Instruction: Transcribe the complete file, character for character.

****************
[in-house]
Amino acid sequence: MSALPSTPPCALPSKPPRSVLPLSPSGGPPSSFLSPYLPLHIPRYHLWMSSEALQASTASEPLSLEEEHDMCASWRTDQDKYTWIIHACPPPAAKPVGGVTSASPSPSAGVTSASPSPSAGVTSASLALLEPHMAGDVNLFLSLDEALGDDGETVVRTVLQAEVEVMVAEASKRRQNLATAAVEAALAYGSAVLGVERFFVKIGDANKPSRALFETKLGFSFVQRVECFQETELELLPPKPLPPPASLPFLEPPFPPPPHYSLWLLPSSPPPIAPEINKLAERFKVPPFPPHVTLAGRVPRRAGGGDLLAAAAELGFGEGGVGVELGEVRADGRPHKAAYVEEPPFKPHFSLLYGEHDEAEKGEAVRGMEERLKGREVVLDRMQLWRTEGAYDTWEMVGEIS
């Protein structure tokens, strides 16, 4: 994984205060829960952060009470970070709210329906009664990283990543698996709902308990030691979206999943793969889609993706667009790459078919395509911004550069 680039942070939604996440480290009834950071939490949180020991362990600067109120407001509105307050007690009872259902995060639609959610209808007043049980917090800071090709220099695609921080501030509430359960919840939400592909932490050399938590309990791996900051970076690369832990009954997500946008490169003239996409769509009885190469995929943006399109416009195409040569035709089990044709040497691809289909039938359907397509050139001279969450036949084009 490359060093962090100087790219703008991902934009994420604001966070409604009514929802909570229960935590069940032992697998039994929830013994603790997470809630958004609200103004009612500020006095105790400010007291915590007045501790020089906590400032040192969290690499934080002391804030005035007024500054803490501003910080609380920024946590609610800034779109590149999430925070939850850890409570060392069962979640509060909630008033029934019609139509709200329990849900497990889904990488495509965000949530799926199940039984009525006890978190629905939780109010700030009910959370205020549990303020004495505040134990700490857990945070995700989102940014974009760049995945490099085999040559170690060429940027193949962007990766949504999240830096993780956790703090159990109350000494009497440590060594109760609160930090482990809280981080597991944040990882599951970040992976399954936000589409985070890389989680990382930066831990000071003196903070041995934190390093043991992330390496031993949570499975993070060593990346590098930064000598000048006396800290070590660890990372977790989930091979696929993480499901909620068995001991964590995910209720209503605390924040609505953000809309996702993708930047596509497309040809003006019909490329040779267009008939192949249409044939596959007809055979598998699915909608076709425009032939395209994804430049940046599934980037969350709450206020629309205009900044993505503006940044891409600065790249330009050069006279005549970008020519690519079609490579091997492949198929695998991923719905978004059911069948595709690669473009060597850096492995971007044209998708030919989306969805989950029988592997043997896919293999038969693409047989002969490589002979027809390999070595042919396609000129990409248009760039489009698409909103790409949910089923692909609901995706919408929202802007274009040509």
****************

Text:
[in-house]
Amino acid sequence: MSALPSTPPCALPSKPPRSVLPLSPSGGPPSSFLSPYLPLHIPRYHLWMSSEALQASTASEPLSLEEEHDMCASWRTDQDKYTWIIHACPPPAAKPVGGVTSASPSPSAGVTSASPSPSAGVTSASLALLEPHMAGDVNLFLSLDEALGDDGETVVRTVLQAEVEVMVAEASKRRQNLATAAVEAALAYGSAVLGVERFFVKIGDANKPSRALFETKLGFSFVQRVECFQETELELLPPKPLPPPASLPFLEPPFPPPPHYSLWLLPSSPPPIAPEINKLAERFKVPPFPPHVTLAGRVPRRAGGGDLLAAAAELGFGEGGVGVELGEVRADGRPHKAAYVEEPPFKPHFSLLYGEHDEAEKGEAVRGMEERLKGREVVLDRMQLWRTEGAYDTWEMVGEIS
């Protein structure tokens, strides 16, 4: 994984205060829960952060009470970070709210329906009664990283990543698996709902308990030691979206999943793969889609993706667009790459078919395509911004550069 680039942070939604996440480290009834950071939490949180020991362990600067109120407001509105307050007690009872259902995060639609959610209808007043049980917090800071090709220099695609921080501030509430359960919840939400592909932490050399938590309990791996900051970076690369832990009954997500946008490169003239996409769509009885190469995929943006399109416009195409040569035709089990044709040497691809289909039938359907397509050139001279969450036949084009 490359060093962090100087790219703008991902934009994420604001966070409604009514929802909570229960935590069940032992697998039994929830013994603790997470809630958004609200103004009612500020006095105790400010007291915590007045501790020089906590400032040192969290690499934080002391804030005035007024500054803490501003910080609380920024946590609610800034779109590149999430925070939850850890409570060392069962979640509060909630008033029934019609139509709200329990849900497990889904990488495509965000949530799926199940039984009525006890978190629905939780109010700030009910959370205020549990303020004495505040134990700490857990945070995700989102940014974009760049995945490099085999040559170690060429940027193949962007990766949504999240830096993780956790703090159990109350000494009497440590060594109760609160930090482990809280981080597991944040990882599951970040992976399954936000589409985070890389989680990382930066831990000071003196903070041995934190390093043991992330390496031993949570499975993070060593990346590098930064000598000048006396800290070590660890990372977790989930091979696929993480499901909620068995001991964590995910209720209503605390924040609505953000809309996702993708930047596509497309040809003006019909490329040779267009008939192949249409044939596959007809055979598998699915909608076709425009032939395209994804430049940046599934980037969350709450206020629309205009900044993505503006940044891409600065790249330009050069006279005549970008020519690519079609490579091997492949198929695998991923719905978004059911069948595709690669473009060597850096492995971007044209998708030919989306969805989950029988592997043997896919293999038969693409047989002969490589002979027809390999070595042919396609000129990409248009760039489009698409909103790409949910089923692909609901995706919408929202802007274009040509």